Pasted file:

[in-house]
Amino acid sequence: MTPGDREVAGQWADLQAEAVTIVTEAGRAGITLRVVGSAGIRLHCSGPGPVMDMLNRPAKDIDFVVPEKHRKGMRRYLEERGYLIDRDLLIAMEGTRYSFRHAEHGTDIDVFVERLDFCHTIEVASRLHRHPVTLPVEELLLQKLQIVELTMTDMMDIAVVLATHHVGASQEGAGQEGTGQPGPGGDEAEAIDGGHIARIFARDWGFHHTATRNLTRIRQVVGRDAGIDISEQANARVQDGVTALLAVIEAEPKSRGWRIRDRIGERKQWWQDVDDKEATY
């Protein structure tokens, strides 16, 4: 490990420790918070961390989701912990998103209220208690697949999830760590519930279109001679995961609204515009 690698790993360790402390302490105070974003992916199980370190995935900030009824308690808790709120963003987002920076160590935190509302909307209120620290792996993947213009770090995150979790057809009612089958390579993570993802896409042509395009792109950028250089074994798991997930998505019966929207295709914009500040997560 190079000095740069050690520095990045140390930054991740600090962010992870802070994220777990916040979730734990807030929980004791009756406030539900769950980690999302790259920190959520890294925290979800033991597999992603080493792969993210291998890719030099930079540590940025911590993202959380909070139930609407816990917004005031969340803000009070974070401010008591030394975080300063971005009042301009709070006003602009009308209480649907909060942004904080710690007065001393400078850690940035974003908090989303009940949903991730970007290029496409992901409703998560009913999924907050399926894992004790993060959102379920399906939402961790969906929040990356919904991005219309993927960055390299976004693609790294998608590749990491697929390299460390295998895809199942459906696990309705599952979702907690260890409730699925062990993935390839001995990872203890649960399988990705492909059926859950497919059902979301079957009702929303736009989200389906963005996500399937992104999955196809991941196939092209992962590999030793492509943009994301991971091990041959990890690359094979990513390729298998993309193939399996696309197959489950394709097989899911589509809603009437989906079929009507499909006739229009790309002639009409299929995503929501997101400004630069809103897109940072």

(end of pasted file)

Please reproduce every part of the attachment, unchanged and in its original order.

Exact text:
[in-house]
Amino acid sequence: MTPGDREVAGQWADLQAEAVTIVTEAGRAGITLRVVGSAGIRLHCSGPGPVMDMLNRPAKDIDFVVPEKHRKGMRRYLEERGYLIDRDLLIAMEGTRYSFRHAEHGTDIDVFVERLDFCHTIEVASRLHRHPVTLPVEELLLQKLQIVELTMTDMMDIAVVLATHHVGASQEGAGQEGTGQPGPGGDEAEAIDGGHIARIFARDWGFHHTATRNLTRIRQVVGRDAGIDISEQANARVQDGVTALLAVIEAEPKSRGWRIRDRIGERKQWWQDVDDKEATY
């Protein structure tokens, strides 16, 4: 490990420790918070961390989701912990998103209220208690697949999830760590519930279109001679995961609204515009 690698790993360790402390302490105070974003992916199980370190995935900030009824308690808790709120963003987002920076160590935190509302909307209120620290792996993947213009770090995150979790057809009612089958390579993570993802896409042509395009792109950028250089074994798991997930998505019966929207295709914009500040997560 190079000095740069050690520095990045140390930054991740600090962010992870802070994220777990916040979730734990807030929980004791009756406030539900769950980690999302790259920190959520890294925290979800033991597999992603080493792969993210291998890719030099930079540590940025911590993202959380909070139930609407816990917004005031969340803000009070974070401010008591030394975080300063971005009042301009709070006003602009009308209480649907909060942004904080710690007065001393400078850690940035974003908090989303009940949903991730970007290029496409992901409703998560009913999924907050399926894992004790993060959102379920399906939402961790969906929040990356919904991005219309993927960055390299976004693609790294998608590749990491697929390299460390295998895809199942459906696990309705599952979702907690260890409730699925062990993935390839001995990872203890649960399988990705492909059926859950497919059902979301079957009702929303736009989200389906963005996500399937992104999955196809991941196939092209992962590999030793492509943009994301991971091990041959990890690359094979990513390729298998993309193939399996696309197959489950394709097989899911589509809603009437989906079929009507499909006739229009790309002639009409299929995503929501997101400004630069809103897109940072």